The Power of Green

My land is one of brown to olive shades and accented by blue-greens, under big blue skies and sun. It can be stark. Yet gardens can tap into the beautiful power of place by emphasizing that.

I learned to run when a prospective client gets that in nature, then switches into a belief that gardens need many flowers.

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Hesperaloe funifera, with Agave bracteosa and A. parryi var. truncata L…Yucca pallida and Zephyranthes candida R

Even a few attractive flowers, but it took some “wetter” weather periods to grow those. Don’t fixate on the flowers.

Green, earth-toned stucco, and indirect light = a desert trio.

Mid-winter frames the building entry to our local state park. In a bosque ecology being restored along the Rio Grande, there were and are no bold plants native.

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Nolina greenei in both containers

To bring interest, gray and brown forbs or dormant grasses won’t work. Nor would beds of winter pansies or summer lantanas be authentic to compliment the pueblo revival architecture.

The designer borrowed from where similar grassy forms, but evergreen, tend to dominate – mountain edges, also fairly hot and dry. Containers elevate more to eye-level, and provide drainage that can lack along the river’s floodplain soils.

It works and no flowers.

5/5/17 weather: 90 / 57 / .00

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7 Replies to “The Power of Green”

  1. I love your example with the building and minimal green plants. It’s just so ‘southwest’ and beautiful. I love flowers too but this is just as beautiful.

    Your other fair town of Tucson has really inspired me on the simplicity and fiscal smarts of designing like that…then spots of flower for “accent”

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  2. I like foliage, but for me flowers are for pollinators, I occasionlly chose a plant because I like the flowers,
    what I like about the drier climate is with a sparser planting you can see plants as individuals, in wet areas they can end up blending into a green mass, a couple of weeks ago I was in Inverness with a spare few hours so I went to the Botanical gardens, there are 2 small hot houses, one tropical which was a mass of green dotted with other colours, the other was a dersert house and it was so much nicer you could see the individule plants, quite a few of the cacti had a crown of little brightly coloured flowers,
    Frances

    Great point, as I often forget to mention when I am emphasizing aesthetics. Pollinators do need flowers, not only the layering of shade, foliage, and branching to rest.
    The way plants don’t blend into a dense mass in the desert is good, though the smaller wildflowers, grasses, and especially weeds sure try! My containers do try to fill in, since I water them in weekly or more. In fact, I better clean up some of those “weeds”, as my landlord has proven they’re not savvy on some things except issuing fines!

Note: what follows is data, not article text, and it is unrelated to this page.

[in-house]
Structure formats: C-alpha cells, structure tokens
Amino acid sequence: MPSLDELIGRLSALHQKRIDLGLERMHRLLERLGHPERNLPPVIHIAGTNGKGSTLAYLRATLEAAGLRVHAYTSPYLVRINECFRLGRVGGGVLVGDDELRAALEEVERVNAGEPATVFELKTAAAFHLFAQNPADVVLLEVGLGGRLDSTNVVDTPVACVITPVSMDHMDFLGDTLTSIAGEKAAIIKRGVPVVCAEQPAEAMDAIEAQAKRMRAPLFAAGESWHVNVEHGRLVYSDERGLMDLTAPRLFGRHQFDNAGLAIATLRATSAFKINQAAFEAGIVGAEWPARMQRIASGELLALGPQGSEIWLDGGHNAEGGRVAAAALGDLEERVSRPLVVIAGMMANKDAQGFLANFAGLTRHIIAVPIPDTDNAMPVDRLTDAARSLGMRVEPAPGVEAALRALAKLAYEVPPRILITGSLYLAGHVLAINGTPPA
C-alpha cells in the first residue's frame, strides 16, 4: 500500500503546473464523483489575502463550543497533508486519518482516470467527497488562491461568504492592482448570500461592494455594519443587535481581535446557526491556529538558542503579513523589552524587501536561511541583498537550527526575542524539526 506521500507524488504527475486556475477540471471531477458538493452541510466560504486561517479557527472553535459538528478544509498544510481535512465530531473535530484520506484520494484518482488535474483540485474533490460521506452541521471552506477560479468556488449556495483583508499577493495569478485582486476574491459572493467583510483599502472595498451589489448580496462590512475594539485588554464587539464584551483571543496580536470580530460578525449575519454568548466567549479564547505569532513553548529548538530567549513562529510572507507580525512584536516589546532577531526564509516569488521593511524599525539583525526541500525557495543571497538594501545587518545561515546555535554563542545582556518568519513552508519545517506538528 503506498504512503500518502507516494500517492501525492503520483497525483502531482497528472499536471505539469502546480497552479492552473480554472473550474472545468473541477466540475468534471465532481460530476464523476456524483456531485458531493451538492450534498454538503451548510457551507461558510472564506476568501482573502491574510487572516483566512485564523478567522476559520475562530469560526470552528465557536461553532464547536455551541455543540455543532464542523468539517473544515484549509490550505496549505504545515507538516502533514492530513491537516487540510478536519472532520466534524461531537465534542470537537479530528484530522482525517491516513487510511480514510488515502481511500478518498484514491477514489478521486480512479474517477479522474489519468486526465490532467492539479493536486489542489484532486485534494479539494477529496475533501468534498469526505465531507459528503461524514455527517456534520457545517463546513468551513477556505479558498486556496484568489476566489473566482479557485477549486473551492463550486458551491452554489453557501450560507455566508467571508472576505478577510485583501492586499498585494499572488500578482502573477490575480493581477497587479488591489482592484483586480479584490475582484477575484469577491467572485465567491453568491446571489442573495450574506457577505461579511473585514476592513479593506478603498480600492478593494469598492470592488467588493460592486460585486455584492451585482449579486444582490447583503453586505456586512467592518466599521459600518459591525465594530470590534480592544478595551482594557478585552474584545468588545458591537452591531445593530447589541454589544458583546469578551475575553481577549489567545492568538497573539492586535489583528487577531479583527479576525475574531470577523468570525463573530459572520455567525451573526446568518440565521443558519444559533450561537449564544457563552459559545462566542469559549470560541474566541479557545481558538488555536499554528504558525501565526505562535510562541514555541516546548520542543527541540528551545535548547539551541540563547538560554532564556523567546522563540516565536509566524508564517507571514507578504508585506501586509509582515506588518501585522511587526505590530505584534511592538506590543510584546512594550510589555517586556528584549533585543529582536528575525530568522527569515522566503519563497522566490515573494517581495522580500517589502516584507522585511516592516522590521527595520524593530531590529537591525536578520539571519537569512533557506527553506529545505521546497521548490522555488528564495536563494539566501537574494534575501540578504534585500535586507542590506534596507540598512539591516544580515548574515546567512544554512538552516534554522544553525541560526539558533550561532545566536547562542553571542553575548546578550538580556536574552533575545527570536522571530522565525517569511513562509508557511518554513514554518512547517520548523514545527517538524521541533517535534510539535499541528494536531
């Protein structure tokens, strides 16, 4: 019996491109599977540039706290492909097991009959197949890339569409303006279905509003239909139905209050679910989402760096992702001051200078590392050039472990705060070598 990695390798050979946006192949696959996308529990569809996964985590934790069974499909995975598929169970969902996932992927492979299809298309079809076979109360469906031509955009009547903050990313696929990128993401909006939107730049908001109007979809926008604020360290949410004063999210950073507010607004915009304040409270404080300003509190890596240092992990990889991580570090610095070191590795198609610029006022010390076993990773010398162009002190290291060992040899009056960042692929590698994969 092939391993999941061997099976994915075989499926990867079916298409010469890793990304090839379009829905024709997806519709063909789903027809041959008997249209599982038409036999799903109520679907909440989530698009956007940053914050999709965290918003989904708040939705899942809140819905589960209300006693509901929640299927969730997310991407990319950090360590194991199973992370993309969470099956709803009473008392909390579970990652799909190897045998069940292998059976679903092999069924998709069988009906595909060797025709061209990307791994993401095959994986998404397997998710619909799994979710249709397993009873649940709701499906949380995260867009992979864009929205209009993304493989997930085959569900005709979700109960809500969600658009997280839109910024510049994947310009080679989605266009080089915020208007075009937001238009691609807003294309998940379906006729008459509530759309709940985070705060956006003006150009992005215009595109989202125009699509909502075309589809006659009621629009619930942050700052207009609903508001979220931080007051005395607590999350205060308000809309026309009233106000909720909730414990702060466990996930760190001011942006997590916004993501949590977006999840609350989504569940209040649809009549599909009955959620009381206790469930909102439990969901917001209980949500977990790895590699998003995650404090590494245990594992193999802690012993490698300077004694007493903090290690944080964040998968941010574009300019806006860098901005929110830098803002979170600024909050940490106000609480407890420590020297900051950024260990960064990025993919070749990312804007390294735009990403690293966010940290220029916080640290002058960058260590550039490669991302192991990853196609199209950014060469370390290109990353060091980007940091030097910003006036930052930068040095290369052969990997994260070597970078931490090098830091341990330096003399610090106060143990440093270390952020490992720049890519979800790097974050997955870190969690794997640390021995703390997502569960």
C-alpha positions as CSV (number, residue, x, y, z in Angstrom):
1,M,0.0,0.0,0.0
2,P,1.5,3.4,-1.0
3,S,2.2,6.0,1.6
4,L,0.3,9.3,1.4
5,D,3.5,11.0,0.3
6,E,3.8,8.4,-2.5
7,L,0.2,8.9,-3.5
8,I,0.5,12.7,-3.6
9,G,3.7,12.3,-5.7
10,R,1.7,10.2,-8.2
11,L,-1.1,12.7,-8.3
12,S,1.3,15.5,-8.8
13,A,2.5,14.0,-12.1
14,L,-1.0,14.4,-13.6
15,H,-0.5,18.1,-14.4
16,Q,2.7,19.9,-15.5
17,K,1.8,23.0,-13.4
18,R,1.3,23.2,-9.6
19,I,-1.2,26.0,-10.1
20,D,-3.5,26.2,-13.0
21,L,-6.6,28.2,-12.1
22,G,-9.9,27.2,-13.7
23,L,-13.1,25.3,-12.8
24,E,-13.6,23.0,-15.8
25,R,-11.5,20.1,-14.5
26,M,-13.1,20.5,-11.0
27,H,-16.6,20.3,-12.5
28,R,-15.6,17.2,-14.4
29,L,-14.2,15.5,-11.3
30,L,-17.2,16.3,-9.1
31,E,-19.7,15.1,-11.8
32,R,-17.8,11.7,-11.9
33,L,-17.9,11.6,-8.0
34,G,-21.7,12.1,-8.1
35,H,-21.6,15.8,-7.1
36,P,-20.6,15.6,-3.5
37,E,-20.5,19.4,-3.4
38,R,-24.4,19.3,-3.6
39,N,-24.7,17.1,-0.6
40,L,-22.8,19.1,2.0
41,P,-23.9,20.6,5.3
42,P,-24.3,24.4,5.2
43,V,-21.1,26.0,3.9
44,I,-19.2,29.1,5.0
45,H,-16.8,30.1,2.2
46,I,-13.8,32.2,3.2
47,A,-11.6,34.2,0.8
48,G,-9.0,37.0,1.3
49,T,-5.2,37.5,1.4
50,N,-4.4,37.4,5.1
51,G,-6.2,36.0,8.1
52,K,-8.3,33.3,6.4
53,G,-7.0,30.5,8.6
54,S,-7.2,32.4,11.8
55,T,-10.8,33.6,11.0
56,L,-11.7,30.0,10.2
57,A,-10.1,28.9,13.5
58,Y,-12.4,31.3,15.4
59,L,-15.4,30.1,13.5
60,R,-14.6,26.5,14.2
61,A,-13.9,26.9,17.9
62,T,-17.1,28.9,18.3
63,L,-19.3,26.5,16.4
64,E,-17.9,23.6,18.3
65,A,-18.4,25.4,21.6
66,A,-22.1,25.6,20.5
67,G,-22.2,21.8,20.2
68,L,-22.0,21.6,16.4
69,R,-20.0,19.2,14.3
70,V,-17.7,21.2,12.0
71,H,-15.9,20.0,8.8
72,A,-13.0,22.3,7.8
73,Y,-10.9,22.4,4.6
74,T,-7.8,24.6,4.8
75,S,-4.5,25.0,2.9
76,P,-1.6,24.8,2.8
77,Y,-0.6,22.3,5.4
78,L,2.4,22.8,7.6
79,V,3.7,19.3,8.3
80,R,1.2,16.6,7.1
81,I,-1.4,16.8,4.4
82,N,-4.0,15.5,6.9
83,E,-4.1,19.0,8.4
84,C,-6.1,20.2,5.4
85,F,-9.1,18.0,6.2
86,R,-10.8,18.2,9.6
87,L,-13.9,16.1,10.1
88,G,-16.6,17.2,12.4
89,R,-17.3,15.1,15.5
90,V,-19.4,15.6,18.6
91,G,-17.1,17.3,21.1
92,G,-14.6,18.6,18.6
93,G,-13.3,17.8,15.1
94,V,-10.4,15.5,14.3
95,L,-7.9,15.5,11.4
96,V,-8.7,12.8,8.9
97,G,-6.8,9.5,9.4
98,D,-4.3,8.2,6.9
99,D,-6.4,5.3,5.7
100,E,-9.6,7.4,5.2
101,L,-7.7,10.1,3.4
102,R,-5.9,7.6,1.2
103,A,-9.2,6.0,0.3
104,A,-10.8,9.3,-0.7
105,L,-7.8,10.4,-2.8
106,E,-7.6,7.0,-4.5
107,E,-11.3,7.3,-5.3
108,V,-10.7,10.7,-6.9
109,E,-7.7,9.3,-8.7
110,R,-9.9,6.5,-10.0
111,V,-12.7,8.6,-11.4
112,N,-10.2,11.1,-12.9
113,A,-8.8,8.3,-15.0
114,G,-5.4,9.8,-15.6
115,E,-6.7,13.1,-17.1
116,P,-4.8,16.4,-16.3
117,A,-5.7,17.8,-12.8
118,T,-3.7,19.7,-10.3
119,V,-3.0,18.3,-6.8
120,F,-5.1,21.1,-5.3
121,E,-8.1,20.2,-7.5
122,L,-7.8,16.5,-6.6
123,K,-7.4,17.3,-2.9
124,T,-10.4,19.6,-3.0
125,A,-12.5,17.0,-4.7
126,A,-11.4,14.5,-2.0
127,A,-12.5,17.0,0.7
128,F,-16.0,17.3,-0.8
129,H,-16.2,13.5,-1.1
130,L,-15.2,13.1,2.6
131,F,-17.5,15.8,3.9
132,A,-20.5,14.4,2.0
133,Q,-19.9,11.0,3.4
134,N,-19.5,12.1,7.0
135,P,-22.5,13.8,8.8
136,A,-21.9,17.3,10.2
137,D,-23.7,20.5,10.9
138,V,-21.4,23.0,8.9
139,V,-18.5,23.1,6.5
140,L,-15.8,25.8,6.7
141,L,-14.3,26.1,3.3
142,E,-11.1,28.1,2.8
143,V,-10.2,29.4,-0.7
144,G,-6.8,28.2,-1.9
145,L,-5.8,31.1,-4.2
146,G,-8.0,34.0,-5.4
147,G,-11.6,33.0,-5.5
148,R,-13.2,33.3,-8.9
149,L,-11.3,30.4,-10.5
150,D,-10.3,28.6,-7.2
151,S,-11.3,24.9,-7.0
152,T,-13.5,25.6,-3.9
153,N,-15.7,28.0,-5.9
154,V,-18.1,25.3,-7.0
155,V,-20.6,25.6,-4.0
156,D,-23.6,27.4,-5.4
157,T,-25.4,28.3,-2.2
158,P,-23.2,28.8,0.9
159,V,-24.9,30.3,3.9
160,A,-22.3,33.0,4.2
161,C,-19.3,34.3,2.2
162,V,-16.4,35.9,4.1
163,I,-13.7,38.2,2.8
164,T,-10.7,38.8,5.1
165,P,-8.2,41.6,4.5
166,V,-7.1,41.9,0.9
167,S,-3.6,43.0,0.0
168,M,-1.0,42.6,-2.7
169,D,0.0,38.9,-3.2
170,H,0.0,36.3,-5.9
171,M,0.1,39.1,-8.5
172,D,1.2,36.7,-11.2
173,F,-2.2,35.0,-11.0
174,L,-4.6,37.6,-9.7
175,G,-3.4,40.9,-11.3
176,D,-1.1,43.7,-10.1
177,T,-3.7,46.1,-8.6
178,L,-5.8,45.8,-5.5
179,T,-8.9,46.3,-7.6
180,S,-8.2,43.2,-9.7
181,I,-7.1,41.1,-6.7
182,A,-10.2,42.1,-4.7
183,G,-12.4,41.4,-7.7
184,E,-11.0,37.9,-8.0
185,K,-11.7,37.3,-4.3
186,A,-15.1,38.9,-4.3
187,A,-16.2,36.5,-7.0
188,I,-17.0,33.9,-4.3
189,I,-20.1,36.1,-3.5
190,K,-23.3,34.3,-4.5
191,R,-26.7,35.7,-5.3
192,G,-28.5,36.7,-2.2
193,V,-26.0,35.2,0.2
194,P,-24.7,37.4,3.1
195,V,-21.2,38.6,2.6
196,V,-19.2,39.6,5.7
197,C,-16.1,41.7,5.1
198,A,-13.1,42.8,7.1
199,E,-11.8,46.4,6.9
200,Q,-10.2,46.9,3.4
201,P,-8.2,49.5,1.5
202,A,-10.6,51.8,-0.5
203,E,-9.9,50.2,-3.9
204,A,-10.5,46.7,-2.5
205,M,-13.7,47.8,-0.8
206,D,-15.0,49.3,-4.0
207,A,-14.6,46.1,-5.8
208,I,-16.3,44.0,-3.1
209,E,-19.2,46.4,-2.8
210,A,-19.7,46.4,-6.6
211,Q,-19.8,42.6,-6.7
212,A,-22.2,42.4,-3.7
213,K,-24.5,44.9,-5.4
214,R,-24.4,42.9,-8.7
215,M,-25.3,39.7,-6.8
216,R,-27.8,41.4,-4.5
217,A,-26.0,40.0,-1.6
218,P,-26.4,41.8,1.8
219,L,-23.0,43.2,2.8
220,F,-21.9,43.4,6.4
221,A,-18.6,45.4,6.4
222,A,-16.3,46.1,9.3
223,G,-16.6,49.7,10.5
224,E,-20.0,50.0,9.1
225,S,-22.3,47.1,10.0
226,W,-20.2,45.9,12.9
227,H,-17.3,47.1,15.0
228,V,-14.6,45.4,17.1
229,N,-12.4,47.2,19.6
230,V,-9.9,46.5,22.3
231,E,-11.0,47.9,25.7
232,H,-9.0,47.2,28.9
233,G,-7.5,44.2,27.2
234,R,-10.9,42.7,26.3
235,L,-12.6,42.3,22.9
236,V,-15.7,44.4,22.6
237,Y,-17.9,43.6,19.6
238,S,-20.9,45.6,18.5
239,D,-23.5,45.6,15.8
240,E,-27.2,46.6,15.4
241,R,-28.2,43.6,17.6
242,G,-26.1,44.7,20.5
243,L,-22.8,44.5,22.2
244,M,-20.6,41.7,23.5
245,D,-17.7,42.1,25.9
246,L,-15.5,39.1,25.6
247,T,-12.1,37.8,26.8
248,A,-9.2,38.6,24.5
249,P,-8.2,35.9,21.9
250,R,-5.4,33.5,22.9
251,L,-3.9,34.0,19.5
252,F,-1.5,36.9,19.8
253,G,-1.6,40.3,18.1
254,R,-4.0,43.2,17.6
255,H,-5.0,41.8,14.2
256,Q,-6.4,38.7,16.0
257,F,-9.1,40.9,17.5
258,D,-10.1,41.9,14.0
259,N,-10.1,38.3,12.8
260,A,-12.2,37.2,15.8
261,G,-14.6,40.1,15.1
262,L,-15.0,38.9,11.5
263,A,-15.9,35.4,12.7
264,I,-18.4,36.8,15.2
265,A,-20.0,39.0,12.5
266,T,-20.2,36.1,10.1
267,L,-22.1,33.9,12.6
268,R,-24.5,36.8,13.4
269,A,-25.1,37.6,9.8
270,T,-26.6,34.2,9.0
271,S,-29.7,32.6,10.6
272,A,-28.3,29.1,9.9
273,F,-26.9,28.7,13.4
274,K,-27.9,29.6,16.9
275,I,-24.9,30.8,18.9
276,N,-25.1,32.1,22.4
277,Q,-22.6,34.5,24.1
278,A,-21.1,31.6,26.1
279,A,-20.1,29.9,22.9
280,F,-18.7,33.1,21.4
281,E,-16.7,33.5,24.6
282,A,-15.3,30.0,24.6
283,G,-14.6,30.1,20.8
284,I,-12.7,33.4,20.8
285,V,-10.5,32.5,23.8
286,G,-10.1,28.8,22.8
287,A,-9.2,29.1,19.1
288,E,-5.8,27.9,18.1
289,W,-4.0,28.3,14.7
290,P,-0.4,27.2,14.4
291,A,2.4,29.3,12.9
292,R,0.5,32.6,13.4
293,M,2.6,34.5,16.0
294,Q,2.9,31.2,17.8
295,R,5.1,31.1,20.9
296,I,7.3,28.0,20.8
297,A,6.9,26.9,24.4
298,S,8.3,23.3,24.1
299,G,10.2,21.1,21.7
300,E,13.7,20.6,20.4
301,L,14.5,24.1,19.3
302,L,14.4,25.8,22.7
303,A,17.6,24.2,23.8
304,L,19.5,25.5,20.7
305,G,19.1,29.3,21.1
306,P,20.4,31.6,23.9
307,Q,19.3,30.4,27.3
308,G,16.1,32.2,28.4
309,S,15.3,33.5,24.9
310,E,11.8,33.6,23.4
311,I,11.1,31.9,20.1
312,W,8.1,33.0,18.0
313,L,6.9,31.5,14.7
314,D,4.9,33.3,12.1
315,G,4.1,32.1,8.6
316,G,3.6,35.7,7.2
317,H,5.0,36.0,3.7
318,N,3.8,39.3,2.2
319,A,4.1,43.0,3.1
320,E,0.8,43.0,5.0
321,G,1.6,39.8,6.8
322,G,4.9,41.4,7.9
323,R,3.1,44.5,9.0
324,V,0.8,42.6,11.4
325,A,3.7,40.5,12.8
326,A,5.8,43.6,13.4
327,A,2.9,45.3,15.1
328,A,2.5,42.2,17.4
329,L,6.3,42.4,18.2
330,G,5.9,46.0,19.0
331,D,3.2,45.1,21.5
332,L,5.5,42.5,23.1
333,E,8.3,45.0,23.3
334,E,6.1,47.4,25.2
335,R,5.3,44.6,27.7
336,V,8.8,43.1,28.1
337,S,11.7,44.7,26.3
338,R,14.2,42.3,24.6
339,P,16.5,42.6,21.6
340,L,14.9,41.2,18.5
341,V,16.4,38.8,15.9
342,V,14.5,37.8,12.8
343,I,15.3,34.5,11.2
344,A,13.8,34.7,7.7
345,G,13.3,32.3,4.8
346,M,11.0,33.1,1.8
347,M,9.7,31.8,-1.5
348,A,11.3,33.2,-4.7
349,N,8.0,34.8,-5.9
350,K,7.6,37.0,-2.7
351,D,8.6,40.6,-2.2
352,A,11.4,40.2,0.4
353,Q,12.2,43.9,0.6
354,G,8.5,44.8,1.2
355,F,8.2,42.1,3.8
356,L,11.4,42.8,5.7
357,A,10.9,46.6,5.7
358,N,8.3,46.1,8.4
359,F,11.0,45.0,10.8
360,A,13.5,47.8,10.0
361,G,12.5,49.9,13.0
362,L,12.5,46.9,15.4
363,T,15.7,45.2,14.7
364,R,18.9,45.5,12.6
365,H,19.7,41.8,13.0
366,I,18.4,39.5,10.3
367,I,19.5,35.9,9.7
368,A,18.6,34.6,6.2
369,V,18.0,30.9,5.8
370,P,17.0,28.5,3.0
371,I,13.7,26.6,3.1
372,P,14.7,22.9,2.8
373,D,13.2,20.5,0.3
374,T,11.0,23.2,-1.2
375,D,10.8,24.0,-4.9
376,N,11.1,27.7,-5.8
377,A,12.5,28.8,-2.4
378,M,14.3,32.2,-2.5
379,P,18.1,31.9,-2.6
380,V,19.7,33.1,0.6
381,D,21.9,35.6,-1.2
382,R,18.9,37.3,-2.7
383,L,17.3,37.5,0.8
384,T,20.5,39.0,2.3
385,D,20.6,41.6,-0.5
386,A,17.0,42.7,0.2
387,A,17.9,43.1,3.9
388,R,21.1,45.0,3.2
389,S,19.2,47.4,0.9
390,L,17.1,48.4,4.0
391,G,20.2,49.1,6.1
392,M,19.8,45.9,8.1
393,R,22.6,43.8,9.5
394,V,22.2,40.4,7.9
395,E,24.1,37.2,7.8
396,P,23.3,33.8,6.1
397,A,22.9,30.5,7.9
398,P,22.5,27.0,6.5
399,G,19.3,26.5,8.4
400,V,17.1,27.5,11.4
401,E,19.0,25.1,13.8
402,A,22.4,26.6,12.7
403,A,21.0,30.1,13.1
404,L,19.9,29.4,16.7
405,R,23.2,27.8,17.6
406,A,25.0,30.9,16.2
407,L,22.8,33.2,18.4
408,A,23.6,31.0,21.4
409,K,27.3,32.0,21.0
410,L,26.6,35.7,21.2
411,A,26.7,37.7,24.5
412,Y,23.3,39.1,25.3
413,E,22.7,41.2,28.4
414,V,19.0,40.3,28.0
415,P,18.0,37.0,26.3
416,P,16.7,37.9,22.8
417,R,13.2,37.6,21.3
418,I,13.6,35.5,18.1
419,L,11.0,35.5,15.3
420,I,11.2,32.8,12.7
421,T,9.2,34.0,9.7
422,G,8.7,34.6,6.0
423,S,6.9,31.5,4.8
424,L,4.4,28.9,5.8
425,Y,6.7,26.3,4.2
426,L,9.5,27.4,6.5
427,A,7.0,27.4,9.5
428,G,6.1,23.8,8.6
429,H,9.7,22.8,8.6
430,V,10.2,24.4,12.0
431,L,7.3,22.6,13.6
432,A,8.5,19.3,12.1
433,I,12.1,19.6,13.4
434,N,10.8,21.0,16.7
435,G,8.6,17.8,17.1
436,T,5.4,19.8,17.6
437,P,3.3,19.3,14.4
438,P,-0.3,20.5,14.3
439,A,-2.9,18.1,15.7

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  3. Well, angiosperms all flower–the foliage not the flowers may just be the stars of the show, right? But pansies on either side of that entrance…yiiikes!

    True and true, but had to look up “angiosperm”…been 30+ years since college biology! Yes, yiiikes!!

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  4. Even if I do choose a particular plant for its flowers – most of the year it is the leaves I see. So the leaves are my first choice. Always rewarding, except for the Japanese maple, Prunus nigra and fiddlewood (which are my only deciduous plants)

    That makes sense, and many forget that one looks at a garden year-round, even where winters get plenty of snow. No structure is no interest…fall leaf color or flowering should be in perspective.

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  5. Great shot of the entrance. I literally just finished planting Nolina lindheimeri in a pot near the garage. Nolina flower stalks are quite striking especially for a plant that needs almost no attention.

    Great minds… I was going to pull out the plant ID tags for the shot, but always someone…and you know cameras hide, somewhere! You’re correct on their low-care impact.

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  6. I’m a flower addict. I know that focusing on flowers is considered a sign of a juvenile gardener, but I haven’t been able to break myself of that. Although I do choose plants based on the flower, when I decide where I plant them and how to juxtapose them, it is based equally on foliage color, texture and seasonality.

    I am to a point, though I think yours’ has a balance. This isn’t only an ornamental space, but has ecological relevance. It’s quite the evolution, as I’m gleaning designs from Martino and Topher Delaney to finish a pesky residence in El Paso that is so hard in 2 areas…neither of the above massed foliage like I think the owner wants, yet Martino my example.

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  7. I’m with you, even in my nearly Mediterranean climate it is the foliage that is the focus of all my design decisions. Even right now when there are probably the most flowers there are in any season; it is the foliage that is the heart of the garden.

    That makes sense how foliage is the heart of your garden, similar to garden design starting with an attractive place and a great spot to view it all!

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